How the Armed Forces were deceived on Rank Pay

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A lawyer looks at the Defense Ministry reference of the Rank Pay issue to the Attorney General and explains why he lacks confidence that this will lead to an equitable resolution.

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How the Armed Forces were deceived on Rank Pay

  1. 1. Opinion: How the armed forces were deceive...by Major Navdeep Singh -http://www.stratpost.com/opinion-how-the-armed-forces-were-deceived-on-rank-payThe Defense Minister A.K. Antony has referred the rank pay issue to the Attorney General, with the armed forcesgetting an opportunity to brief the AG on their interpretation of the orders issued by the Supreme Court last year,currently disputed by the defense ministry. But this reference will not necessarily lead to a resolution of the issue,since similar measures taken earlier have failed to reach equitable conclusions. For instance, in March of 2012,the defense minister had asked the Army and the Ministry to submit to the Solicitor General their respective viewson a disability and war injury pensions issue arising from the judgment in the case of former Vice Chief of theArmy, Lieutenant General Vijay Oberoi, and directed the ministry not to file appeals before the Supreme Court insimilar cases till the time the Solicitor General gave his opinion and the defense minister took a final decision.Here’s what happened. Firstly of all, the ministry continued to file appeals despite the minister’s directions.Secondly, the ministry asked the Army to ‘change’ the brief it had prepared for the Solicitor General. And thenthe ministry made its own notes by subsuming and suppressing the analysis of the Army. Finally, the Army wasultimately never provided a chance to present its views to the Solicitor General, allowing the Ministry to obtain anopinion that opposed the interests of disabled veterans. As to rank pay, the issue was decided by the SupremeCourt in March of 2010 in favor of commissioned officers of the three services, ruling that ‘rank pay’ was not tobe deducted while fixing the salaries of defense officers. Evidently aware that their stand since the 4th PayCommission was no longer sustainable after the Supreme Court verdict, the defense ministry set up a committeeto figure out the financial implications of the judgement, and then, in an unprecedented move, approached theCourt asking it to take back its own order and hear the issue again. This was not a request the Court was ready toaccept and it ruled on the issue in September, 2012. The defense ministry argued that implementation of thejudgment would require rehashing of not only the 4th Pay Commission scales but also the scales devised by the5th and 6th Pay Commissions. The ministry also said this would alter the payment of all consequential benefits toofficers and their families, as well as, affect the benefits of officers who had retired prior to 1986. But this was agiven, considering the deduction of rank pay from 4th Pay Commission scales and beyond had been declaredillegal. And as a result, the pay-scales needed to be upgraded through the three pay commissions leading toenhancement of the pay and status of defense officers. The defense ministry was now left with no option but toimplement the judgment. But they decided to play games with it, again, when they issued their implementationletter in December 2012. Here’s what the ministry said in the letter, purportedly to implement the Supreme Courtjudgment:….and to re-fix the initial pay of the concerned officers of the Army, Navy and Air Force in the revised scale(integrated scale) as on 01-01-1986 as per Para 6 of those instructions without deduction of rank payappropriate to the rank held by the officer on 01st January 1986….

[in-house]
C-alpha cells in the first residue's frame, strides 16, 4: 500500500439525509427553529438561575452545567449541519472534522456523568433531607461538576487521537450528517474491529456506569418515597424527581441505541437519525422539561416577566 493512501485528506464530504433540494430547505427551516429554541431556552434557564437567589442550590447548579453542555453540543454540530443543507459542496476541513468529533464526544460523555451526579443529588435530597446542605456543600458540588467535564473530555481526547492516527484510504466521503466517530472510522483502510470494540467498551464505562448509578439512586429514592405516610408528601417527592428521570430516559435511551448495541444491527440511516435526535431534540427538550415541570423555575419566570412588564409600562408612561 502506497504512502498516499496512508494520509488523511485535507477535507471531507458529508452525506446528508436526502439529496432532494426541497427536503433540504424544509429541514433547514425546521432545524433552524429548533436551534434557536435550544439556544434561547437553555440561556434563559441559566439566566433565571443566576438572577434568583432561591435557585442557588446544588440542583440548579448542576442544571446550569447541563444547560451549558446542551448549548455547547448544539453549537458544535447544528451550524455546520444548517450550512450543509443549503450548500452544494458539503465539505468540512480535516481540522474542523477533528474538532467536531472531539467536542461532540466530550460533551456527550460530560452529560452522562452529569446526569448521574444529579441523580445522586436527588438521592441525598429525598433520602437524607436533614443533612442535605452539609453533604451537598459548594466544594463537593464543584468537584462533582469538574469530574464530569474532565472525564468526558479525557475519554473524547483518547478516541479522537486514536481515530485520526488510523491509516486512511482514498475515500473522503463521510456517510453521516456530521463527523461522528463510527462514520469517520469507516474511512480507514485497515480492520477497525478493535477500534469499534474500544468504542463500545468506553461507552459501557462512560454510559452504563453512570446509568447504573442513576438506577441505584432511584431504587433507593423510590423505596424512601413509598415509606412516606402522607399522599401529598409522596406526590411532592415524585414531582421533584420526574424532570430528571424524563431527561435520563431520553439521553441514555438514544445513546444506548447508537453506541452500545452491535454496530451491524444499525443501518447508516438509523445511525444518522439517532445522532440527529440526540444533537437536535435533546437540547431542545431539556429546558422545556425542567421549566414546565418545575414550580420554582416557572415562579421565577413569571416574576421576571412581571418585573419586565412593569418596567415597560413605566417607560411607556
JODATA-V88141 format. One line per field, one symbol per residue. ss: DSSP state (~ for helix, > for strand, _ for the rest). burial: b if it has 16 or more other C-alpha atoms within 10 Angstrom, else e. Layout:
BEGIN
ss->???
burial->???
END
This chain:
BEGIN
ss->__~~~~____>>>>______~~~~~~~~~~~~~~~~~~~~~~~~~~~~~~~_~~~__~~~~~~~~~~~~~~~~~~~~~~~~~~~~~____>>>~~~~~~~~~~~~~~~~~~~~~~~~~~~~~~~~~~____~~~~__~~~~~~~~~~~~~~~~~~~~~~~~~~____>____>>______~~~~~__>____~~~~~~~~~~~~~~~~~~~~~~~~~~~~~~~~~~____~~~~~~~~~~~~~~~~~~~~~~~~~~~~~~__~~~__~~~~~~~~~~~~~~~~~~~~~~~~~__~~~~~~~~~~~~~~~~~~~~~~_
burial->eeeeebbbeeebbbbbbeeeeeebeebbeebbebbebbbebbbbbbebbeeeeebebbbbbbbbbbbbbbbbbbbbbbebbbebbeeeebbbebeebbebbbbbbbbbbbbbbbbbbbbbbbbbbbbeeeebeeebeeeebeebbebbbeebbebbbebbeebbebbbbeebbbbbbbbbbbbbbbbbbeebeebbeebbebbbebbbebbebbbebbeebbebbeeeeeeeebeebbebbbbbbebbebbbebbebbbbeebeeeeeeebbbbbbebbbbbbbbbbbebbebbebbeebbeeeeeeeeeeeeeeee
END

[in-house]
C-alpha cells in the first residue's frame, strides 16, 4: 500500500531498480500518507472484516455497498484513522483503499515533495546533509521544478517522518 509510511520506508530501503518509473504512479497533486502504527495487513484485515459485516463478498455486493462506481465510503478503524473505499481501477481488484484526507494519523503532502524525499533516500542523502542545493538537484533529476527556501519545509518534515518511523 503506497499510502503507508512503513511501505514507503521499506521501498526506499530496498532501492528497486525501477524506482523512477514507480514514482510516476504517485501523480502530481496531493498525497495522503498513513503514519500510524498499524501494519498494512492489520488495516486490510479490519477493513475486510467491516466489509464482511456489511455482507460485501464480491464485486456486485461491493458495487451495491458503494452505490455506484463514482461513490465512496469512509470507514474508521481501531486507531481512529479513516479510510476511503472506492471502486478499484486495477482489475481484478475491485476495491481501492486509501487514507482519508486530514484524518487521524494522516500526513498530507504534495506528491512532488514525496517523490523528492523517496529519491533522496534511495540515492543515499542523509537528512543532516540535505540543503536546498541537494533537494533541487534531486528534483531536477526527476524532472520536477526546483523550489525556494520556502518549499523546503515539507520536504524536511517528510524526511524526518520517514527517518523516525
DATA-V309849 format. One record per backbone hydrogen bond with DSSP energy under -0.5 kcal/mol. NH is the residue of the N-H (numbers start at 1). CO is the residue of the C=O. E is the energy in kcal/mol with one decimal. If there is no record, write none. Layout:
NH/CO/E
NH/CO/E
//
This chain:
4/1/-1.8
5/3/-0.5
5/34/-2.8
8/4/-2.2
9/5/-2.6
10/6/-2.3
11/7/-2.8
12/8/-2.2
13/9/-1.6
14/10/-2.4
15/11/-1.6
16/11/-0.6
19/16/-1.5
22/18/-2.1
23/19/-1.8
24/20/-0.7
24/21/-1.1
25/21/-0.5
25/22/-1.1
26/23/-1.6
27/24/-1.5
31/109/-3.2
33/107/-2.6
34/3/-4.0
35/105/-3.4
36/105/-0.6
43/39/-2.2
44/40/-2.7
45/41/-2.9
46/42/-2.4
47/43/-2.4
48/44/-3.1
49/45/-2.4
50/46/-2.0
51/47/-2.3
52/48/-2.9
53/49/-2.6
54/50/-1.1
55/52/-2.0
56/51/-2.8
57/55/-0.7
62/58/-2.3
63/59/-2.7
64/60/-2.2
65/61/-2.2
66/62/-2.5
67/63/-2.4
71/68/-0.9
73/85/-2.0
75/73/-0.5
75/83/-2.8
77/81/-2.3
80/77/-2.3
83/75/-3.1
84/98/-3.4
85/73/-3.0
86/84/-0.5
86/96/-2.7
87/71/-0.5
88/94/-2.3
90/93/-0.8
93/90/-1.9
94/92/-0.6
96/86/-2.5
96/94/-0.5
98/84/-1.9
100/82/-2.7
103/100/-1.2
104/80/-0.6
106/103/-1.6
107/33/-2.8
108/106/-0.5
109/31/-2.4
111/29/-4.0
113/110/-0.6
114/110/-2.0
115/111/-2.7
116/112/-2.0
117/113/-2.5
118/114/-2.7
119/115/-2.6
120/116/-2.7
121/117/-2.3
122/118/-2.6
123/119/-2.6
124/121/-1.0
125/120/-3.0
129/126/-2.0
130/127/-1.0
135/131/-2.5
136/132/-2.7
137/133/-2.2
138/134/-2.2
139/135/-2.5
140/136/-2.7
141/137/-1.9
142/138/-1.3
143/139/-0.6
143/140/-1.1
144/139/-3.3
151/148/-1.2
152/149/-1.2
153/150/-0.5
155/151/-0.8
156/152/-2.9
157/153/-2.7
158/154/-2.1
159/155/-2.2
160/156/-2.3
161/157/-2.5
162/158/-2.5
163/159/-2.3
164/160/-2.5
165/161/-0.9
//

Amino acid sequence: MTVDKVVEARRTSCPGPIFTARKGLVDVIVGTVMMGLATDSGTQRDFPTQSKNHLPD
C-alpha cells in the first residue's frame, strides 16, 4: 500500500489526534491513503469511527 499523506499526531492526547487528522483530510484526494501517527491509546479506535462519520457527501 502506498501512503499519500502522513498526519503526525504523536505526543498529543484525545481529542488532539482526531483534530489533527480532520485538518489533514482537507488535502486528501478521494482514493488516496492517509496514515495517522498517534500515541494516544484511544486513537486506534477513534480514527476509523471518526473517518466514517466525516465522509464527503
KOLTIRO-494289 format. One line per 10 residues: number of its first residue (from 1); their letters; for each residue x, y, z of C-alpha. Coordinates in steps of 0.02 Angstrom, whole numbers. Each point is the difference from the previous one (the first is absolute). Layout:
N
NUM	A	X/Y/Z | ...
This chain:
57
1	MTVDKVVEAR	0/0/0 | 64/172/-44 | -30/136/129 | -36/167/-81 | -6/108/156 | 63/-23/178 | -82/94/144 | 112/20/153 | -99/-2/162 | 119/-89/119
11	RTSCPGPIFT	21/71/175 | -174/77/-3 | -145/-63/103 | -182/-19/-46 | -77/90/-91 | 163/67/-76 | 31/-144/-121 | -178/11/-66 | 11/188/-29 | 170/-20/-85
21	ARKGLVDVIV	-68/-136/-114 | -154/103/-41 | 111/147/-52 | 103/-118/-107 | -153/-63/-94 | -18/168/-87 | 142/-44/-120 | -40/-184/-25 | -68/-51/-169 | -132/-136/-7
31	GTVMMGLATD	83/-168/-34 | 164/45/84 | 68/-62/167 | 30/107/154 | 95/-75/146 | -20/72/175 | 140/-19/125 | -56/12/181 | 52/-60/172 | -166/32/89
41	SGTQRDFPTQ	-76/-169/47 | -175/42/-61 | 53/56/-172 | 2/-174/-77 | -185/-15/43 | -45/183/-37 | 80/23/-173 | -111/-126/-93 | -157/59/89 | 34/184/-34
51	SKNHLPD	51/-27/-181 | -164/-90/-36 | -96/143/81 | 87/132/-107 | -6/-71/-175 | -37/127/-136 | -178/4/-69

2. 2. Opinion: How the armed forces were deceive...by Major Navdeep Singh -http://www.stratpost.com/opinion-how-the-armed-forces-were-deceived-on-rank-payFor those not in a terrible hurry to read the entire Supreme Court judgment and compare it with the languageabove, here’s what ministry did. It changed the language used by the Court in its judgment, when it issued thisletter. While the Court had ordered re-fixation of pay ‘with effect from 01-01-1986?, the Ministry’s letter grants itto officers ‘as on 01-01-1986?. This subtle variation makes all the difference. The judgement which was to have acascading effect on pay-scales after 01-01-1986 with effect from the 4th Pay Commission, continuing till date,now effectively applied only to those persons who were already receiving rank pay as on 01-01-1986. The letteralso states that no changes would be made in the instructions issued after the 5th and 6th Pay Commissionsexcept to the extent of re-fixation necessitated due to fixation as on 01 Jan 1986. This simply meant that therewould be no upgrade of scales or change in the implementation instructions except that, for those affected officersas on 01 Jan 1986 who remained in service as on 01 Jan 1996 or 01 Jan 2006, their re-fixation within the existingtables based on the fitment formula would be affected while switching over from 4th Pay Commission to 5th PayCommission and then from 5th Pay Commission to 6th Pay Commission tables, but within the same scales. Thiswas nothing more than a natural consequence of the stipulation of fixation as on 01 Jan 1986. With a dry,half-hearted implementation letter, the defense ministry not only ignored the spirit and the character of thejudgement but also its own commitment before the Supreme Court. The ministry has also tried to tacitly imposelitigation on affected officers to get similar exactly parallel anomalies of the successive pay commissionscorrected. But no change in pay scale, status or even the scales after the 4th, 5th and 6th Pay Commissions hasbeen notified. Clearly, getting the intentional anomaly rectified is a tough call since it involves not only thecorrection of the scales but also the restoration of the status of defense officers which has been on a constantdownward slide after the 4th Pay Commission. The problem also remains that the defense services, especially tillthe last Pay Commission, were guilty of a failure to appreciate the impact of the actions of the bureaucracyaffecting them. Some serving officers also never had the foresight to analyze how such issues would affect futuregenerations as well as retirees, which would someday include their own selves. The ministry leadership appearsto be overly reliant on the diligence of its junior bureaucracy and the Defense Accounts Department, whichportrays an attitude of opposition to military pay upgrades. For instance, most of the letters issued in pay andpension matters by the defense ministry are drafted by the office of the Controller General of Defense Accounts,including the letter issued on the rank pay issue. It might not be politically correct to say this, but to get anythingfair out of the bureaucratic retinue in the defense ministry, the armed forces need to be smarter and more artful intheir pursuit of this issue. Serving officers need to remember that they too will be veterans one day and theirinterests are common to them.Copyright StratPost 2012By downloading this PDF file, you agree to respect the copyright asserted by StratPost and will not infringeor cause it to be infringed by unauthorized sharing or distribution of the content herein, or by creditingauthorship and rights of creator to any entity other than StratPost.Powered by TCPDF (www.tcpdf.org)